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It is also seen as a response to the virtual relat ionships of the Internet and globalizat ion, which on t he one hand have prompted a desire for more physical and
face-to -face interact ion bet ween people, while on the other have inspired art ist s to
adopt a do -it-your self (DIY) approach and model their own “possible univer ses”
(RA, p. 13). This emphasis on immediacy is familiar to us from the 1960s, recalling
t he premium placed by per formance art on t he aut hent icit y of our ﬁr st-hand
encounter with the art ist’s body. But Bourr iaud is at pains to dist ance contemporar y work from that of previous generat ions. The main difference, as he sees it , is
the shift in att itude toward social change: instead of a “utopian” agenda, today’s
art ist s seek only to ﬁnd provisional solut ions in the here and now; instead of tr ying to change their environment , art ist s today are simply “learning to inhabit the
world in a better way”; instead of looking forward to a future utopia, this art set s
up funct ioning “microtopias” in the present (RA, p. 13). Bourr iaud summar izes
this new att itude vividly in one sentence: “It seems more pressing to invent possible relat ions with our neighbor s in the present than to bet on happier tomorrows”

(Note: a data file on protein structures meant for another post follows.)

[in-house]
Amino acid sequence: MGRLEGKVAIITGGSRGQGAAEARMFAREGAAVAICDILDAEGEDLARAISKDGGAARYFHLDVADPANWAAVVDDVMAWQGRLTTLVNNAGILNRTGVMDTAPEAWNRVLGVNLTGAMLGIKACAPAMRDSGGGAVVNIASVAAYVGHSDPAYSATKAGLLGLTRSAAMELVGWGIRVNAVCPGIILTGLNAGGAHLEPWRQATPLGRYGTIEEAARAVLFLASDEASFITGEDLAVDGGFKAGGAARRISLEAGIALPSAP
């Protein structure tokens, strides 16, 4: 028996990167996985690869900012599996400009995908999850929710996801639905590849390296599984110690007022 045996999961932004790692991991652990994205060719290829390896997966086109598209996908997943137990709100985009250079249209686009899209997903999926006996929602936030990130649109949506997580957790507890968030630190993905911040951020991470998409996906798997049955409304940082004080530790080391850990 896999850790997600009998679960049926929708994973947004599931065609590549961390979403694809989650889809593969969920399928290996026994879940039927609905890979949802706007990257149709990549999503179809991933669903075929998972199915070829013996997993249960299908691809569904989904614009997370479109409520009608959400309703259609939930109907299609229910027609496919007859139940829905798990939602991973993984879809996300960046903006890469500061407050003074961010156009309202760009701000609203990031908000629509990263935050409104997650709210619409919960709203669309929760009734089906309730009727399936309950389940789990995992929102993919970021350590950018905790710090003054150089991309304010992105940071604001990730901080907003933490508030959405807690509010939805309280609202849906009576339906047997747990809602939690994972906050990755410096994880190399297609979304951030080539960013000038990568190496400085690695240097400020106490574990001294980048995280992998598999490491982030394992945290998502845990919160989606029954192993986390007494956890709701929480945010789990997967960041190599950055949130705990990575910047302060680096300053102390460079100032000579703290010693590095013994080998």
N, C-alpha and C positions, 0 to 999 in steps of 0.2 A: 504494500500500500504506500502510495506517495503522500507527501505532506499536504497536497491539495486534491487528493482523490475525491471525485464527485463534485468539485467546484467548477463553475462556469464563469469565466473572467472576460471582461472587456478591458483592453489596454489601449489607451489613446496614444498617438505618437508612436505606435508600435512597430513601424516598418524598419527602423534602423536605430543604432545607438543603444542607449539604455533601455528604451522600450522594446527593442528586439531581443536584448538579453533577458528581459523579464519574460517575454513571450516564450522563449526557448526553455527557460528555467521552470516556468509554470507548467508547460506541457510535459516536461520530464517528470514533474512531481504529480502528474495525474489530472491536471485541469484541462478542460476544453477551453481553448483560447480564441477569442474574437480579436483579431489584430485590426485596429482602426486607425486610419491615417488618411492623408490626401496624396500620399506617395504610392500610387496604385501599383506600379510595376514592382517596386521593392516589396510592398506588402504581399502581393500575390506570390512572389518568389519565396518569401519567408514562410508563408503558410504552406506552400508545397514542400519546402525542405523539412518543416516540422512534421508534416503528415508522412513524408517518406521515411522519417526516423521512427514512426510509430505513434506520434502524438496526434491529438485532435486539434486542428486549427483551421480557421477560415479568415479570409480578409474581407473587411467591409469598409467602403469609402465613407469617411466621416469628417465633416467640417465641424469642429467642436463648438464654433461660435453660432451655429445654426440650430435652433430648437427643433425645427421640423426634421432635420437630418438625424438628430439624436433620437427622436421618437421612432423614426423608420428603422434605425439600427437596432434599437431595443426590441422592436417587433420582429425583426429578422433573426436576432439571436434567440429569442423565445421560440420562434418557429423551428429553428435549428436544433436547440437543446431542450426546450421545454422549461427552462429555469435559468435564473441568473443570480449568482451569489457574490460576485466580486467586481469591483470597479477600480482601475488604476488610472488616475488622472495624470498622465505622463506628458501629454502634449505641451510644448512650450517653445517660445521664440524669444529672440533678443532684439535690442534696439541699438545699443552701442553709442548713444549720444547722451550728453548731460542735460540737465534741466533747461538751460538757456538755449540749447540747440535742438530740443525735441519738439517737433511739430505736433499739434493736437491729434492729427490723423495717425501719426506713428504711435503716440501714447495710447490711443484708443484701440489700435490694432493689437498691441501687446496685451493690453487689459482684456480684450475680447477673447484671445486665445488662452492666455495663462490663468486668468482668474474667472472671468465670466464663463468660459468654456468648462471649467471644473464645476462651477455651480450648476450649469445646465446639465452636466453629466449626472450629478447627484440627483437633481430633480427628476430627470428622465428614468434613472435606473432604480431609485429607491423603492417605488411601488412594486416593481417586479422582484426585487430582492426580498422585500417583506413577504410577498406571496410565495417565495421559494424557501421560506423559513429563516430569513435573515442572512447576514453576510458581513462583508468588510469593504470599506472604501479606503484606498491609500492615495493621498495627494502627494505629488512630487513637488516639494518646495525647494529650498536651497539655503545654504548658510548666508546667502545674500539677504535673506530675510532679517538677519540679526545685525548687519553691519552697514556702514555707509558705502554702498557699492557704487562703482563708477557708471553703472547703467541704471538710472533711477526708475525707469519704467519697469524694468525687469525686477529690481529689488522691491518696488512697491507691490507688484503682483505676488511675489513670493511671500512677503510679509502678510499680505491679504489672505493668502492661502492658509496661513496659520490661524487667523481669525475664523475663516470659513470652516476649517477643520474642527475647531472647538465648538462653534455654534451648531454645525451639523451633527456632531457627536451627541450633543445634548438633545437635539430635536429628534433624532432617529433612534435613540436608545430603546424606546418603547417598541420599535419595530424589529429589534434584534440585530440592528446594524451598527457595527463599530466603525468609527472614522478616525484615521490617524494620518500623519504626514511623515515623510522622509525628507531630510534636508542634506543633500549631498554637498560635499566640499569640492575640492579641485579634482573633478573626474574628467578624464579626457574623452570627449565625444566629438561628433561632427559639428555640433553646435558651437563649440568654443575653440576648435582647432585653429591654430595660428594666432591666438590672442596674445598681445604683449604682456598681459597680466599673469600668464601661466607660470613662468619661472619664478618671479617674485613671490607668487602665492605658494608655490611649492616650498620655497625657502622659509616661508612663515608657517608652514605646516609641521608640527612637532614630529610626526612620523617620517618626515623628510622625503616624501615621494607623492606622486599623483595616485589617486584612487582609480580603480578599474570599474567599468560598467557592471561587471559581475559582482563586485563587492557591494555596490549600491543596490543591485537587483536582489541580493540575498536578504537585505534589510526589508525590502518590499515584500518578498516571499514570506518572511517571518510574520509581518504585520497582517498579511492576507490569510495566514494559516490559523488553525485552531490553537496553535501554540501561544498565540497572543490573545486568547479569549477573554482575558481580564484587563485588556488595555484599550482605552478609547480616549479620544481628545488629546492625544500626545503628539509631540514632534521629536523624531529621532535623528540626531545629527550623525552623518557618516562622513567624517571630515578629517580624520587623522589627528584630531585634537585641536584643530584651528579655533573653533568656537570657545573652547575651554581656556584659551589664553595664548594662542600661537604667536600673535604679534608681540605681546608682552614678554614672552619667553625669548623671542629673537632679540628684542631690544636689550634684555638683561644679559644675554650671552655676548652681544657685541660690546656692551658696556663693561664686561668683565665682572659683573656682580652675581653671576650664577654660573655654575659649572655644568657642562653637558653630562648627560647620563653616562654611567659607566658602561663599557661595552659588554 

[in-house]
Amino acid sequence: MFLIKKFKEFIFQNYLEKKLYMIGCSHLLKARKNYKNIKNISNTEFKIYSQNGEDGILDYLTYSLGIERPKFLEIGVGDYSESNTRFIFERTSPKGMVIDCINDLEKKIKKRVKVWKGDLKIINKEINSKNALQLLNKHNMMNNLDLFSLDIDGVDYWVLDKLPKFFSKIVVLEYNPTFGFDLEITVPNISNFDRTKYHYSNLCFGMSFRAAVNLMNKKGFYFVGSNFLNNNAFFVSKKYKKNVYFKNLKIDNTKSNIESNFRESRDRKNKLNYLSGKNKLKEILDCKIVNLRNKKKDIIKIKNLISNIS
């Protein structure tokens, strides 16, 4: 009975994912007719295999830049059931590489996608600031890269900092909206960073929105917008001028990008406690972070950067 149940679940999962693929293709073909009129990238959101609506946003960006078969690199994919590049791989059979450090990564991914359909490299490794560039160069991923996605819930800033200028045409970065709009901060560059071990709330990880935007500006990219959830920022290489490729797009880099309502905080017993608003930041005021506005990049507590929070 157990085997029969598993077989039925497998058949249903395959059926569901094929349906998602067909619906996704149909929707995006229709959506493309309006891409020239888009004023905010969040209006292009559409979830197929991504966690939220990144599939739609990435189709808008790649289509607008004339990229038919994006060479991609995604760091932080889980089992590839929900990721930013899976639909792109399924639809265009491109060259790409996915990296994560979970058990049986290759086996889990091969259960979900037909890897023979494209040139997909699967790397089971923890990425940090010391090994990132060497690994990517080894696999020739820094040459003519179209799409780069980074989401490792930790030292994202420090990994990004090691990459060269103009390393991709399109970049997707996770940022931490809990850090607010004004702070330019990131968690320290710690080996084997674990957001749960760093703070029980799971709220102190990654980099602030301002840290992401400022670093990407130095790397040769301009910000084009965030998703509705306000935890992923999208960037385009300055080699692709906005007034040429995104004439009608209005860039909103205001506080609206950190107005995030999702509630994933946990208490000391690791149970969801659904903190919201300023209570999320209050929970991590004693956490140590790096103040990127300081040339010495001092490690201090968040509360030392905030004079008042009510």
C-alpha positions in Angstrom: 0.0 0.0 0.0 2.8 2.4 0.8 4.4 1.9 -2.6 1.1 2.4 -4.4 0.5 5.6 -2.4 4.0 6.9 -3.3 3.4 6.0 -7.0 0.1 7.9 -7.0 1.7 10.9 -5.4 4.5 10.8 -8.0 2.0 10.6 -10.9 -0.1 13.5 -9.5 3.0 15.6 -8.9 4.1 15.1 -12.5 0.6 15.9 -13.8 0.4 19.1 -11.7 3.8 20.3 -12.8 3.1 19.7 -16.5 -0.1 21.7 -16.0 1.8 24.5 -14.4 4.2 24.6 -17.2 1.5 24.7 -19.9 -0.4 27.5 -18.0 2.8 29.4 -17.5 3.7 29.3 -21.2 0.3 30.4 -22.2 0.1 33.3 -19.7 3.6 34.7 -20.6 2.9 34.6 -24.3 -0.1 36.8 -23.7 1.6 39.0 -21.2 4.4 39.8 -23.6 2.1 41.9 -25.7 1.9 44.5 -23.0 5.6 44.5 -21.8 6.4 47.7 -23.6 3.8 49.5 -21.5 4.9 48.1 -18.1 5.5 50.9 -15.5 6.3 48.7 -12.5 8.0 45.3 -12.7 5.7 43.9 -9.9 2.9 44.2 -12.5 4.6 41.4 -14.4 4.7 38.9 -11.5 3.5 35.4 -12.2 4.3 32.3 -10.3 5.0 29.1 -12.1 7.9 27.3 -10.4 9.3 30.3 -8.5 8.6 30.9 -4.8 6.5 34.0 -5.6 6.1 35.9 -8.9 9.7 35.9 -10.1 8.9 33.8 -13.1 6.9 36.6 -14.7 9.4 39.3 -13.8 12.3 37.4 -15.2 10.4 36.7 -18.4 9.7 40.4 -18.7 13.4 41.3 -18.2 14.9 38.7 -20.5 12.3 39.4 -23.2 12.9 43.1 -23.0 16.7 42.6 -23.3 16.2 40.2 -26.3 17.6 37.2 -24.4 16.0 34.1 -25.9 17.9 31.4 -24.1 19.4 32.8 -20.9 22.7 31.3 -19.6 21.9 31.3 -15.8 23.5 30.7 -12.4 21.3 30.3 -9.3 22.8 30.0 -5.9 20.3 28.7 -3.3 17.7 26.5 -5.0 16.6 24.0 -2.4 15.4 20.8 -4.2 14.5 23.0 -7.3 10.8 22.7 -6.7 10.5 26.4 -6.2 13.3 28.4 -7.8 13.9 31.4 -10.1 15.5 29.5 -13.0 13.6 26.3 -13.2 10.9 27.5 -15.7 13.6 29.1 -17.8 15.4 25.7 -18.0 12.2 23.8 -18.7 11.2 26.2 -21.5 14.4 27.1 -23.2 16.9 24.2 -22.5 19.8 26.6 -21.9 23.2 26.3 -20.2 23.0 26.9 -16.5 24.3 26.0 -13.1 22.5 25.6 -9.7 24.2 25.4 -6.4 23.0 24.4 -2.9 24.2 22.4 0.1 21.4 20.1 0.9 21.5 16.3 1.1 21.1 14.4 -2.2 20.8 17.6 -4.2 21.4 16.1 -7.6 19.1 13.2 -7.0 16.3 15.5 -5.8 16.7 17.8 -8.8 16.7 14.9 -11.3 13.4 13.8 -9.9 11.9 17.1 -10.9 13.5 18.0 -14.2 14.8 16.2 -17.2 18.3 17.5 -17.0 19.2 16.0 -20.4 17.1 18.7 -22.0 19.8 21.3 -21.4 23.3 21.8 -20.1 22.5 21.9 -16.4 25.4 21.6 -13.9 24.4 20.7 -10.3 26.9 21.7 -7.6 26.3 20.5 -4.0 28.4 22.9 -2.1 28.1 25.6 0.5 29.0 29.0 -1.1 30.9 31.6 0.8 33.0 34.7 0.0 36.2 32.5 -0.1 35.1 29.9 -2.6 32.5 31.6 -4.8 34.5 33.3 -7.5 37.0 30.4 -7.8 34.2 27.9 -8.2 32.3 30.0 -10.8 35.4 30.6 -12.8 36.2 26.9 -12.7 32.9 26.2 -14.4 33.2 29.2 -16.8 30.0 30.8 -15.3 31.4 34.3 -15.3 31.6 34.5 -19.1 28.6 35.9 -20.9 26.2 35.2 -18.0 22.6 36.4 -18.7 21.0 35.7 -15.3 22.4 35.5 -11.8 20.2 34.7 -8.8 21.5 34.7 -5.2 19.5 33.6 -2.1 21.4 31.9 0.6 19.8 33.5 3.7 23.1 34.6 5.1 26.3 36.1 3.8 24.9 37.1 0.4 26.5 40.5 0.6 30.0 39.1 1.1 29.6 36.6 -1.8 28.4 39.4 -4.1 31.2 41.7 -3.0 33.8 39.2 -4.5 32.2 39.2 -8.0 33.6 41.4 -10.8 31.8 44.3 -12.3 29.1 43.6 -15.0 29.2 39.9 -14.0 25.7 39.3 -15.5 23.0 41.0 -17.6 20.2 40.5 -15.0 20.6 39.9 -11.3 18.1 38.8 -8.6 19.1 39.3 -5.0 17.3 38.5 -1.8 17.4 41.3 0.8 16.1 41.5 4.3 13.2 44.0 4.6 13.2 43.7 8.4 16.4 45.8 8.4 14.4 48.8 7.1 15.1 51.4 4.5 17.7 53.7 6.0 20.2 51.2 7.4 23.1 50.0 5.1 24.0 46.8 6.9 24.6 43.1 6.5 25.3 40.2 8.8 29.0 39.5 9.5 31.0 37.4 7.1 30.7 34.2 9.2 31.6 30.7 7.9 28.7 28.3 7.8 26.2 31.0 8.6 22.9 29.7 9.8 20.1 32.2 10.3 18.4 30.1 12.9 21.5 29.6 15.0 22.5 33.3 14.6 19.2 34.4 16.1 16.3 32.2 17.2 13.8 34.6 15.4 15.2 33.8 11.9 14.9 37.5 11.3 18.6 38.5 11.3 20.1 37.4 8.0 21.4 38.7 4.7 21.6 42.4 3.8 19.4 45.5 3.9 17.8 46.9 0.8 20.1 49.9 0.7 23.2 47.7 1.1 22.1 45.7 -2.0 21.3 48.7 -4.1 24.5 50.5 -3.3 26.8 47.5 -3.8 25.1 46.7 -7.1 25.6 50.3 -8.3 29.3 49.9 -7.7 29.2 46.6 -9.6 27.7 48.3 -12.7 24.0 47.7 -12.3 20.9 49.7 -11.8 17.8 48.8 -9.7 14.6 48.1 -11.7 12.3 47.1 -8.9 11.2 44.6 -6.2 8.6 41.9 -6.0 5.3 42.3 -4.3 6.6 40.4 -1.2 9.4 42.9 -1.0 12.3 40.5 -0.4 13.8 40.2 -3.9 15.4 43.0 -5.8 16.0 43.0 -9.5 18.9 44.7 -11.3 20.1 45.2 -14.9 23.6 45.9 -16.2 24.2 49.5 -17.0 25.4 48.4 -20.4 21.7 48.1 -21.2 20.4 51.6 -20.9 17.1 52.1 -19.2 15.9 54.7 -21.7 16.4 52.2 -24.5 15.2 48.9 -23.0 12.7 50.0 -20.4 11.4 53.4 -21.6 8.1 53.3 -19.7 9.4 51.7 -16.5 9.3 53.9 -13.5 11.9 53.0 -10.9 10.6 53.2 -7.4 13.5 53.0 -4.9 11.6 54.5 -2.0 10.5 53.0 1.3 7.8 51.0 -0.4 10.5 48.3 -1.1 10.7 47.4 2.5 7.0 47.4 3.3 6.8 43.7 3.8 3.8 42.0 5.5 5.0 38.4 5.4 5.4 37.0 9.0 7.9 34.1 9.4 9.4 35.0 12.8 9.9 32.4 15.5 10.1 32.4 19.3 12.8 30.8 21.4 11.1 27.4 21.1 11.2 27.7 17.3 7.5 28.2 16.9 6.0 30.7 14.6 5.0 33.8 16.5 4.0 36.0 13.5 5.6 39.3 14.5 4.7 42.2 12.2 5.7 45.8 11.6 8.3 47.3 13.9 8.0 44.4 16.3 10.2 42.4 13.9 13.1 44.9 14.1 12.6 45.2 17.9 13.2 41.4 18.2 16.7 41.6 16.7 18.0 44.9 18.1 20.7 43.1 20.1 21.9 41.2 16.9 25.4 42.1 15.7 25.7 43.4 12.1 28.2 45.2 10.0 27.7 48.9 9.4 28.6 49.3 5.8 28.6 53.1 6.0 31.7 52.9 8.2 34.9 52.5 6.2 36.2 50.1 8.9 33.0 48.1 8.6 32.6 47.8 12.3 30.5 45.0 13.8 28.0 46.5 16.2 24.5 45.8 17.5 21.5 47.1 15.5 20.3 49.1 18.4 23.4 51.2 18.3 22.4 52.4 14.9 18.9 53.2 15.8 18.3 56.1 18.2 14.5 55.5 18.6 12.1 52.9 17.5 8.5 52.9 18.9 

(RA, p. 45). This DIY, microtopian et hos is what Bourr iaud perceives to be t he
core polit ical signiﬁcance of relat ional aesthet ics.
Bourr iaud names many art ist s in his book, most of whom are European, and
many of whom were featured in his seminal exhibit ion Trafﬁc at CAPC Bordeaux 9.
This change in mode of address from “pr ivate” to “public” has for some t ime been associated
w i t h a d e c i s i v e b r e a k w i t h m o d e r n i s m ; s e e R o s a l i n d K r a u s s , “ S e n s e a n d S e n s i b i l i t y,” A r t f o r u m
(November 1973), pp. 43 – 53, and “Double Negat ive: A New Synt ax for Sculpture,” in Passages in
Modern Sculpture (London: Thames and Hudson, 1977).
This is reﬂected in the number of art ist s whose pract ice t akes the form of offer ing a “ser vice,”
such as the Berlin-based U.S. art ist Chr ist ine Hill, who offered back and shoulder massages to exhibit ion v isitor s, and who later went on to set up a fully funct ioning secondhand clot hes shop, t he
Volksbout ique, in Berlin and at Document a X (1997). Antagonism and Relational Aesthetics 55 in 1993. Cert ain art ist s are ment ioned with metronomic regular it y: Liam Gillick,
Rirkr it Tiravanija, Phillippe Parreno, Pierre Huyghe, Car sten Höller, Chr ist ine Hill,
Vanessa Beecroft , Maur izio Cattelan, and Jorge Pardo, all of whom will be familiar
to anyone who has attended the internat ional biennials, tr iennials, and Manifest as
that have proliferated over the last decade. The work of these art ist s differ s from
that of their better known YBA contemporar ies in several respect s. Unlike the selfcont ained (and formally conser v at ive) work of t he Br it ish, wit h it s accessible
references to mass culture, European work is r at her low-impact in appear ance,
including photography, video, w...
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This document was uploaded on 02/20/2014 for the course PHILOSOPHY 244 at University of Tennessee.
- Spring '09